BACKGROUND: DNA methylation plays a critical role in breast cancer development. Previous studies have identified DNA methylation marks in white blood cells as promising biomarkers for breast cancer. However, these studies were limited by low statistical power and potential biases. Using a new methodology, we investigated DNA methylation marks for their associations with breast cancer risk. METHODS: Statistical models were built to predict levels of DNA methylation marks using genetic data and DNA methylation data from HumanMethylation450 BeadChip from the Framingham Heart Study (n = 1595). The prediction models were validated using data from the Women's Health Initiative (n = 883). We applied these models to genomewide association study (GWAS) data of 122 977 breast cancer patients and 105 974 controls to evaluate if the genetically predicted DNA methylation levels at CpG sites (CpGs) are associated with breast cancer risk. All statistical tests were two-sided. RESULTS: Of the 62 938 CpG sites CpGs investigated, statistically significant associations with breast cancer risk were observed for 450 CpGs at a Bonferroni-corrected threshold of P less than 7.94 × 10-7, including 45 CpGs residing in 18 genomic regions, that have not previously been associated with breast cancer risk. Of the remaining 405 CpGs located within 500 kilobase flaking regions of 70 GWAS-identified breast cancer risk variants, the associations for 11 CpGs were independent of GWAS-identified variants. Integrative analyses of genetic, DNA methylation, and gene expression data found that 38 CpGs may affect breast cancer risk through regulating expression of 21 genes. CONCLUSION: Our new methodology can identify novel DNA methylation biomarkers for breast cancer risk and can be applied to other diseases.

19.
Int J Epidemiol ; 49(1): 216-232, 2020 02 01.
Artigo em Inglês | MEDLINE | ID: mdl-31605532

RESUMO

BACKGROUND: Previous gene-environment interaction studies of breast cancer risk have provided sparse evidence of interactions. Using the largest available dataset to date, we performed a comprehensive assessment of potential effect modification of 205 common susceptibility variants by 13 established breast cancer risk factors, including replication of previously reported interactions. METHODS: Analyses were performed using 28 176 cases and 32 209 controls genotyped with iCOGS array and 44 109 cases and 48 145 controls genotyped using OncoArray from the Breast Cancer Association Consortium (BCAC). Gene-environment interactions were assessed using unconditional logistic regression and likelihood ratio tests for breast cancer risk overall and by estrogen-receptor (ER) status. Bayesian false discovery probability was used to assess the noteworthiness of the meta-analysed array-specific interactions. RESULTS: Noteworthy evidence of interaction at ≤1% prior probability was observed for three single nucleotide polymorphism (SNP)-risk factor pairs. SNP rs4442975 was associated with a greater reduction of risk of ER-positive breast cancer [odds ratio (OR)int = 0.85 (0.78-0.93), Pint = 2.8 x 10-4] and overall breast cancer [ORint = 0.85 (0.78-0.92), Pint = 7.4 x 10-5) in current users of estrogen-progesterone therapy compared with non-users. This finding was supported by replication using OncoArray data of the previously reported interaction between rs13387042 (r2 = 0.93 with rs4442975) and current estrogen-progesterone therapy for overall disease (Pint = 0.004). The two other interactions suggested stronger associations between SNP rs6596100 and ER-negative breast cancer with increasing parity and younger age at first birth. CONCLUSIONS: Overall, our study does not suggest strong effect modification of common breast cancer susceptibility variants by established risk factors.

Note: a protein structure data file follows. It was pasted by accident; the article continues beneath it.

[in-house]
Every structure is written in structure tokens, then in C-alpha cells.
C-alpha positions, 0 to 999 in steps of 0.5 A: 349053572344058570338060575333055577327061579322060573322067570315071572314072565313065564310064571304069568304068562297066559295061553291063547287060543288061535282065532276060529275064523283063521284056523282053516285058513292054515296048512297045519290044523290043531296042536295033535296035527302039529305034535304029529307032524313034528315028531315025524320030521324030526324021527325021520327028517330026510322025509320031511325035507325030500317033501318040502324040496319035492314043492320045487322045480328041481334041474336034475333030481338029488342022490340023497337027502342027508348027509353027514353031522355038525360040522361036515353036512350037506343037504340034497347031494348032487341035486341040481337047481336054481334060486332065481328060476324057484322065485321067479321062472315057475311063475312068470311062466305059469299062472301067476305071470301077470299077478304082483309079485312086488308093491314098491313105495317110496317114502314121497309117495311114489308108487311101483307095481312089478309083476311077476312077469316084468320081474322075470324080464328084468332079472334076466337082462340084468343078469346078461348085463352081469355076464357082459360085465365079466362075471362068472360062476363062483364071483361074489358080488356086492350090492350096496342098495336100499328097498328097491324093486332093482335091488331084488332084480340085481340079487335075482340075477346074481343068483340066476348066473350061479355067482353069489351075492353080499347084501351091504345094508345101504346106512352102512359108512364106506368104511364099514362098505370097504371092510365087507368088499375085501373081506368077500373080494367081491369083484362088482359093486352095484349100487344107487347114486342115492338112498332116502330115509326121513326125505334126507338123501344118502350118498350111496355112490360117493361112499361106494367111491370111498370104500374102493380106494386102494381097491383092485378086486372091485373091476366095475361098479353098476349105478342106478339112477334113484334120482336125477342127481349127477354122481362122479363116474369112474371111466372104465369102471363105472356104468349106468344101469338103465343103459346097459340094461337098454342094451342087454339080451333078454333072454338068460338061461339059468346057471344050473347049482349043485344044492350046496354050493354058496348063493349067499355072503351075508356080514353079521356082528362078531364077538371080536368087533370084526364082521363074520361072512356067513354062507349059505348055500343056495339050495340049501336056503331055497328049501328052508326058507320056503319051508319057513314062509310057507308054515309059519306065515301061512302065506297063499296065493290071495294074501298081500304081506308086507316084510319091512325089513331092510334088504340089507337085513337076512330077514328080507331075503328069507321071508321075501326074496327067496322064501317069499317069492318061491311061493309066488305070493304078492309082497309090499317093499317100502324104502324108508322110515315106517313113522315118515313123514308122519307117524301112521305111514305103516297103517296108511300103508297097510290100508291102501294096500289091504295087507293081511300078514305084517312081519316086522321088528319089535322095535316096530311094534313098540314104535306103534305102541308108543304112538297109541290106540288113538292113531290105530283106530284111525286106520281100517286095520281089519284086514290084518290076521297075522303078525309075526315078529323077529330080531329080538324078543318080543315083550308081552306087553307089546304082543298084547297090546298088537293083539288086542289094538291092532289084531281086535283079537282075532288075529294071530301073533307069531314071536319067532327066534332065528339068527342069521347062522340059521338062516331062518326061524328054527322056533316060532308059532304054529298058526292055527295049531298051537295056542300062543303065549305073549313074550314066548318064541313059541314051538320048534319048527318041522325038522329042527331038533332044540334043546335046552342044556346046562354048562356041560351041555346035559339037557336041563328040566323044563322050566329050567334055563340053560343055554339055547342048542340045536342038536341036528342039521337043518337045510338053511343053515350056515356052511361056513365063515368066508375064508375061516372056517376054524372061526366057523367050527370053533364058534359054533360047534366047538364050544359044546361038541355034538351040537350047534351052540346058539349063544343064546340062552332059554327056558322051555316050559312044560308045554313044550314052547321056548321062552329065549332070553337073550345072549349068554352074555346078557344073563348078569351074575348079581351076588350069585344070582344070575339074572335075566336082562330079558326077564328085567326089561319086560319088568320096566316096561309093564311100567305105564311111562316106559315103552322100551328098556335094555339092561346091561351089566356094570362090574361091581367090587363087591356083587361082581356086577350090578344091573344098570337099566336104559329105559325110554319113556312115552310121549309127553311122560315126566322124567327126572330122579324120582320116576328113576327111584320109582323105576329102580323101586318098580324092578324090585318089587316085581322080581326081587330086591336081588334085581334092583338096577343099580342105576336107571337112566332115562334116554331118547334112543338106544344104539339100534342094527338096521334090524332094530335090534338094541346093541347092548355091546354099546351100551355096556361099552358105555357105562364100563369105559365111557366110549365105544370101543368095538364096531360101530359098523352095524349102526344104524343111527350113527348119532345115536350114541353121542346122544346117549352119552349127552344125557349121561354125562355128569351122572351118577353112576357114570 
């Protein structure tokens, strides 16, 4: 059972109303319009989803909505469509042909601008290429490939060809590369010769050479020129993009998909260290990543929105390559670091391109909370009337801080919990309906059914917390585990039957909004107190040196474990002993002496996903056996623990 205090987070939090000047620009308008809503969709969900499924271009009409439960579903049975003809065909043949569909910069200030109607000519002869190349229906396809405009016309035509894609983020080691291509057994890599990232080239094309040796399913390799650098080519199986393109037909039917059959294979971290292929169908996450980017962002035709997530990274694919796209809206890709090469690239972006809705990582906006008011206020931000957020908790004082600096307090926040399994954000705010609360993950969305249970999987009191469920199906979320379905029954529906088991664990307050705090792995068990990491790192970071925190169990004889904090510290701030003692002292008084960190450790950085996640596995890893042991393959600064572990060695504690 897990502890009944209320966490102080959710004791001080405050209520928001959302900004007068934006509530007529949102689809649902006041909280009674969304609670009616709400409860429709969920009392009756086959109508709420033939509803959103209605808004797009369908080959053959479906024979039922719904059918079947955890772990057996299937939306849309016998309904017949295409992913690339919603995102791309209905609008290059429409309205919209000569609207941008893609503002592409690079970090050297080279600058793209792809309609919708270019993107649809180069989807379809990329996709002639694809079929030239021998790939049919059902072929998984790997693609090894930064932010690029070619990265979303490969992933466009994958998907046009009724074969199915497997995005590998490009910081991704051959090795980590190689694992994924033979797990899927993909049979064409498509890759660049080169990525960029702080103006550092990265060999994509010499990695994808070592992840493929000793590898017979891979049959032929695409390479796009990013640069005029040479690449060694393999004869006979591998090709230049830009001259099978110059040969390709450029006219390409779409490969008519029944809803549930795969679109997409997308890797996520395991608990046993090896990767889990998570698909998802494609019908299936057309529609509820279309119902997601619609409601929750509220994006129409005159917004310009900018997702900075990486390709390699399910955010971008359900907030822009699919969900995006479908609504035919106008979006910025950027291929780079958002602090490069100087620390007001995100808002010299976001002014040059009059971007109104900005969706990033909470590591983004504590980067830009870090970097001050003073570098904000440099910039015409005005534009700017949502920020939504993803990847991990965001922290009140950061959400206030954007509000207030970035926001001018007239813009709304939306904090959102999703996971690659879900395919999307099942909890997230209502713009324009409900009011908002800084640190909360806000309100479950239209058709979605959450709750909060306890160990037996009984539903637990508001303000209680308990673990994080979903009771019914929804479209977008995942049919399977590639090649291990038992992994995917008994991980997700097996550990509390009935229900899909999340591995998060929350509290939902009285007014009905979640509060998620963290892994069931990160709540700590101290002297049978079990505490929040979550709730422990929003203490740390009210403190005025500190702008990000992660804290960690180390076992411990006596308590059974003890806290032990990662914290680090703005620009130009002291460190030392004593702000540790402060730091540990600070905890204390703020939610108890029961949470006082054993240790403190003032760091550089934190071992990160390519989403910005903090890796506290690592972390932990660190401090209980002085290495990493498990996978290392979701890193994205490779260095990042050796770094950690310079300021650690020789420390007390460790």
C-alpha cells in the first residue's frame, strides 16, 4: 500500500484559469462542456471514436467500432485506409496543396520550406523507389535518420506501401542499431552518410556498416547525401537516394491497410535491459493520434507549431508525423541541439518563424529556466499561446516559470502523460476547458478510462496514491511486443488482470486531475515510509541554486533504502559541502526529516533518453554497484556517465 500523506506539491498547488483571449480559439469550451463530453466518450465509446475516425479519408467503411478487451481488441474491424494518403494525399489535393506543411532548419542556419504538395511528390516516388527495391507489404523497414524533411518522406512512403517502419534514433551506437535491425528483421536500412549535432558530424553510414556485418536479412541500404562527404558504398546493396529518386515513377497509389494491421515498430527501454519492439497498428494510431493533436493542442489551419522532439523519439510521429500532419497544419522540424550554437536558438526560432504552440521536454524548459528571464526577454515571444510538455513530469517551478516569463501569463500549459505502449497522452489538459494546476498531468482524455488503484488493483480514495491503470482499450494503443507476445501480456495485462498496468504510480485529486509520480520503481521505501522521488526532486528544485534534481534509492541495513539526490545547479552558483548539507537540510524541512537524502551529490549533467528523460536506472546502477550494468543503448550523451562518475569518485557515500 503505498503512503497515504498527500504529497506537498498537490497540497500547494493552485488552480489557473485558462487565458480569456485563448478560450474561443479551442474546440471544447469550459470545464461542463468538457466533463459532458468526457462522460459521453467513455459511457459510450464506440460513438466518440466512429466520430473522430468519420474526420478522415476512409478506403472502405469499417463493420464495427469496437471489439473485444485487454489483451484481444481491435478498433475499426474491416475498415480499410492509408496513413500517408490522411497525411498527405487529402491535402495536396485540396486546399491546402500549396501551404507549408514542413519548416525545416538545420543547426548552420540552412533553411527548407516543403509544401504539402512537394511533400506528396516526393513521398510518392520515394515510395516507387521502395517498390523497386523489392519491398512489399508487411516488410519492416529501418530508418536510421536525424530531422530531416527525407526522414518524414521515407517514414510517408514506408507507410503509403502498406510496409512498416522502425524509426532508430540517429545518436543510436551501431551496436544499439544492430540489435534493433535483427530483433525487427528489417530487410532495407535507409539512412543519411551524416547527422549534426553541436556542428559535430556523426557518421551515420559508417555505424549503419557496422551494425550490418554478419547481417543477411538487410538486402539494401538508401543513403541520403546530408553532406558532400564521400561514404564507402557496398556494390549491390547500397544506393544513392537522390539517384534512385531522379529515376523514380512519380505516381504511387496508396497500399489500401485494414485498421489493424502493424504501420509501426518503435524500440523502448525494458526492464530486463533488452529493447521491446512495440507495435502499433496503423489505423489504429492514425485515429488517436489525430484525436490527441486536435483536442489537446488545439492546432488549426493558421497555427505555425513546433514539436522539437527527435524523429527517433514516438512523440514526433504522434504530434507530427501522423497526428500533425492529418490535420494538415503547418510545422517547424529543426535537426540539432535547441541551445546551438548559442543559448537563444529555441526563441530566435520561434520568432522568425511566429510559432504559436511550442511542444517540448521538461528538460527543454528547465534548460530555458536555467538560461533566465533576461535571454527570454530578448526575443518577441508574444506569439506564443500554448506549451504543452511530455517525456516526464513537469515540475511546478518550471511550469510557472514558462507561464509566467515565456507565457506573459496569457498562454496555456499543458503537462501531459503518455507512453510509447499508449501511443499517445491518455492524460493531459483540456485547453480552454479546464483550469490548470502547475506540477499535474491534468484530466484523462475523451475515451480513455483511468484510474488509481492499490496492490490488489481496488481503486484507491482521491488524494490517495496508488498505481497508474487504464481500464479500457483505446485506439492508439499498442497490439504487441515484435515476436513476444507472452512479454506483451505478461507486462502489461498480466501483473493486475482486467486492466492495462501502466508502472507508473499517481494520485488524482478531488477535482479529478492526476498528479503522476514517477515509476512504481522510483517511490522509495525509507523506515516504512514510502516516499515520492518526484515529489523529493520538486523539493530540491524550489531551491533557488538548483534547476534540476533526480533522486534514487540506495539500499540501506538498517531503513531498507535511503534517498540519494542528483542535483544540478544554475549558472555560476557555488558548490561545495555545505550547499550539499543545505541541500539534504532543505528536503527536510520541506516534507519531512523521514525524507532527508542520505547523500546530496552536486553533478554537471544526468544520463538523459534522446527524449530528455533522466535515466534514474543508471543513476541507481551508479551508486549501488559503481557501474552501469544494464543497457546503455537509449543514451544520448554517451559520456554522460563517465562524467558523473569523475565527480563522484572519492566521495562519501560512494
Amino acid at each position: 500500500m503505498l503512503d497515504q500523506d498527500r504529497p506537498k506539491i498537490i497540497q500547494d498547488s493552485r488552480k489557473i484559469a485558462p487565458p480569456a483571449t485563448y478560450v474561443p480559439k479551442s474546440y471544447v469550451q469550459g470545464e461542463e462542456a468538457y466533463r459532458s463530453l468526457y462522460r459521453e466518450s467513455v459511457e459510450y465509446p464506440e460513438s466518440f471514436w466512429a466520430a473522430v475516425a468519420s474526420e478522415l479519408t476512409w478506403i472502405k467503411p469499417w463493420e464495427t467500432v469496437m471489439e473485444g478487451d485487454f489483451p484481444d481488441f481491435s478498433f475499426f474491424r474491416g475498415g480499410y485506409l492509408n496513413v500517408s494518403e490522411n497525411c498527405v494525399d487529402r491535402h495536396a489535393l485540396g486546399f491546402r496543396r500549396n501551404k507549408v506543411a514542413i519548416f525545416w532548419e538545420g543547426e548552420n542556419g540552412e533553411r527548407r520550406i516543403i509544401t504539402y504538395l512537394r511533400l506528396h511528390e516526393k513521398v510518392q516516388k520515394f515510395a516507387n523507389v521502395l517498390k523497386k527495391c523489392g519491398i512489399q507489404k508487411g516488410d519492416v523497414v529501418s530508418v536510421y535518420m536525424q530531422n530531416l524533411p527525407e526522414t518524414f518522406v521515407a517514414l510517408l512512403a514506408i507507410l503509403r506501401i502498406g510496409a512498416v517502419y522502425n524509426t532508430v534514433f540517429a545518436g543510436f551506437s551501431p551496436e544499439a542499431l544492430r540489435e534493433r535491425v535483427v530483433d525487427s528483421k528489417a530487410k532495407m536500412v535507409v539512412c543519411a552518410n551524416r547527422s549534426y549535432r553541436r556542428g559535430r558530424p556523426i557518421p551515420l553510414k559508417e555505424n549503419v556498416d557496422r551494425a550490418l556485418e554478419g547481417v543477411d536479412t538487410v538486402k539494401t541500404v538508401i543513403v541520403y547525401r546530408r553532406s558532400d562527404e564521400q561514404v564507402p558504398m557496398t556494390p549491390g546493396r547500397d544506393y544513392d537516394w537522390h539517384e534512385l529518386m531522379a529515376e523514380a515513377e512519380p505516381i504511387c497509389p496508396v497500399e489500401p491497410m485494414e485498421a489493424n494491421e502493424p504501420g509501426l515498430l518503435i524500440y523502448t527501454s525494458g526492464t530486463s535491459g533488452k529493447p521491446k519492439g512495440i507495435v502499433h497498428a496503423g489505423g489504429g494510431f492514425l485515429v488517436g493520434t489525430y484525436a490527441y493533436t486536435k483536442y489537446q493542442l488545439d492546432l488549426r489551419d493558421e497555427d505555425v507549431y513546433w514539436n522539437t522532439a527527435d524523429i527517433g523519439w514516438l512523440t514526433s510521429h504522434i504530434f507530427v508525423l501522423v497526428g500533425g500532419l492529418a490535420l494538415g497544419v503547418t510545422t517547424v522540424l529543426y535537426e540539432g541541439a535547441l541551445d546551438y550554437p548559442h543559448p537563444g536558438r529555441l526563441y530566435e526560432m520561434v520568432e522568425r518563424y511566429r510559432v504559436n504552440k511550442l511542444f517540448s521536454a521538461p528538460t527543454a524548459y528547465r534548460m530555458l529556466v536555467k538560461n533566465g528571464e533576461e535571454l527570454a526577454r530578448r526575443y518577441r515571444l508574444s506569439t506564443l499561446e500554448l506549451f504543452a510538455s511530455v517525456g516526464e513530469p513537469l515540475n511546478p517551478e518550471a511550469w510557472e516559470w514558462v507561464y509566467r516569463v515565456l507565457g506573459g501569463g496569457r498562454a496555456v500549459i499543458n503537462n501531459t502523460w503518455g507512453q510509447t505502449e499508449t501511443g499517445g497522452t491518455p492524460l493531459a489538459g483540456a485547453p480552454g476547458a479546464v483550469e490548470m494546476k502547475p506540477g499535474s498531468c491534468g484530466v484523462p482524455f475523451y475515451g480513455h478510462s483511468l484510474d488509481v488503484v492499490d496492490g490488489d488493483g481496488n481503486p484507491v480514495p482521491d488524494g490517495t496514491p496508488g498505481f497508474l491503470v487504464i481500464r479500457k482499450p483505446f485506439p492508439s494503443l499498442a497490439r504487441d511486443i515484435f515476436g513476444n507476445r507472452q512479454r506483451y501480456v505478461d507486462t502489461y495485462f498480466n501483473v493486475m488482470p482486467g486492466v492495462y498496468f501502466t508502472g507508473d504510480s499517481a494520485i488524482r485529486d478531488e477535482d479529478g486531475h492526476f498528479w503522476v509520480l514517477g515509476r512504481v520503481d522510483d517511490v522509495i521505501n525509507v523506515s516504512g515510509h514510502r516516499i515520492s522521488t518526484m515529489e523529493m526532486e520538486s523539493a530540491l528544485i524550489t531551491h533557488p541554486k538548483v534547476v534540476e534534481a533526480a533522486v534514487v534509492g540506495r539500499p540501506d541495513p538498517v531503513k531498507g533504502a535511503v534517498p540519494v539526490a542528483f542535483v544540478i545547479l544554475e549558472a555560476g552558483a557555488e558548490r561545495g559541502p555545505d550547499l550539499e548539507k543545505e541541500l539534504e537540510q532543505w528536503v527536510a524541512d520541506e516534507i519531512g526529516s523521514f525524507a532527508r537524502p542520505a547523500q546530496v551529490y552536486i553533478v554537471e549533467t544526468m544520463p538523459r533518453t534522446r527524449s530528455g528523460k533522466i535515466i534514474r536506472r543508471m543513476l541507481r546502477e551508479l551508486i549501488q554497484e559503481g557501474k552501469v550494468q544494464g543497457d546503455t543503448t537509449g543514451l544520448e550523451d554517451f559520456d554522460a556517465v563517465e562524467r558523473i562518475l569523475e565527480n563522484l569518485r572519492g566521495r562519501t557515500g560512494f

20.
Int J Epidemiol ; 2019 Dec 23.
Artigo em Inglês | MEDLINE | ID: mdl-31872213

RESUMO

BACKGROUND: Conventional epidemiologic studies have evaluated associations between circulating lipid levels and breast cancer risk, but results have been inconsistent. As Mendelian randomization analyses may provide evidence for causal inference, we sought to evaluate potentially unbiased associations between breast cancer risk and four genetically predicted lipid traits. METHODS: Previous genome-wide association studies (GWAS) have identified 164 discrete variants associated with high density lipoprotein-cholesterol (HDL-C), low density lipoprotein-cholesterol (LDL-C), triglycerides and total cholesterol. We used 162 of these unique variants to construct weighted genetic scores (wGSs) for a total of 101 424 breast cancer cases and 80 253 controls of European ancestry from the Breast Cancer Association Consortium (BCAC). Unconditional logistic regression was used to estimate odds ratios (OR) and 95% confidence intervals (CI) for associations between per standard deviation increase in genetically predicted lipid traits and breast cancer risk. Additional Mendelian randomization analysis approaches and sensitivity analyses were conducted to assess pleiotropy and instrument validity. RESULTS: Corresponding to approximately 15 mg/dL, one standard deviation increase in genetically predicted HDL-C was associated with a 12% increased breast cancer risk (OR: 1.12, 95% CI: 1.08-1.16). Findings were consistent after adjustment for breast cancer risk factors and were robust in several sensitivity analyses. Associations with genetically predicted triglycerides and total cholesterol were inconsistent, and no association for genetically predicted LDL-C was observed. CONCLUSIONS: This study provides strong evidence that circulating HDL-C may be associated with an increased risk of breast cancer, whereas LDL-C may not be related to breast cancer risk.